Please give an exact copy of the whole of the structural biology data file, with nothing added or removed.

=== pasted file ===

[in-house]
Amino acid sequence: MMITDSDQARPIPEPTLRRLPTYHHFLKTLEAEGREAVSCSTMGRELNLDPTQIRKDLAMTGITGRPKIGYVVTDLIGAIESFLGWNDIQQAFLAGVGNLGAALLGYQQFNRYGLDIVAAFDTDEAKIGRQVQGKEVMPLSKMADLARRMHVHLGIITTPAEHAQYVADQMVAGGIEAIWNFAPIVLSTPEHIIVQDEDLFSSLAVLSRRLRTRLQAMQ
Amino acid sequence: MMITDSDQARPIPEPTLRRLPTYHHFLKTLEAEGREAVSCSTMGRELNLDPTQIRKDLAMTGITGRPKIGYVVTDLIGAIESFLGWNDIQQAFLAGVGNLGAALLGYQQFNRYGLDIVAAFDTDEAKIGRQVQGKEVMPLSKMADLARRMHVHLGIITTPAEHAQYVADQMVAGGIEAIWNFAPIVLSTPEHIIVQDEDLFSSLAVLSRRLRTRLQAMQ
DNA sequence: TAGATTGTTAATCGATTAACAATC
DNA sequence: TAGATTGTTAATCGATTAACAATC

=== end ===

[in-house]
Amino acid sequence: MMITDSDQARPIPEPTLRRLPTYHHFLKTLEAEGREAVSCSTMGRELNLDPTQIRKDLAMTGITGRPKIGYVVTDLIGAIESFLGWNDIQQAFLAGVGNLGAALLGYQQFNRYGLDIVAAFDTDEAKIGRQVQGKEVMPLSKMADLARRMHVHLGIITTPAEHAQYVADQMVAGGIEAIWNFAPIVLSTPEHIIVQDEDLFSSLAVLSRRLRTRLQAMQ
Amino acid sequence: MMITDSDQARPIPEPTLRRLPTYHHFLKTLEAEGREAVSCSTMGRELNLDPTQIRKDLAMTGITGRPKIGYVVTDLIGAIESFLGWNDIQQAFLAGVGNLGAALLGYQQFNRYGLDIVAAFDTDEAKIGRQVQGKEVMPLSKMADLARRMHVHLGIITTPAEHAQYVADQMVAGGIEAIWNFAPIVLSTPEHIIVQDEDLFSSLAVLSRRLRTRLQAMQ
DNA sequence: TAGATTGTTAATCGATTAACAATC
DNA sequence: TAGATTGTTAATCGATTAACAATC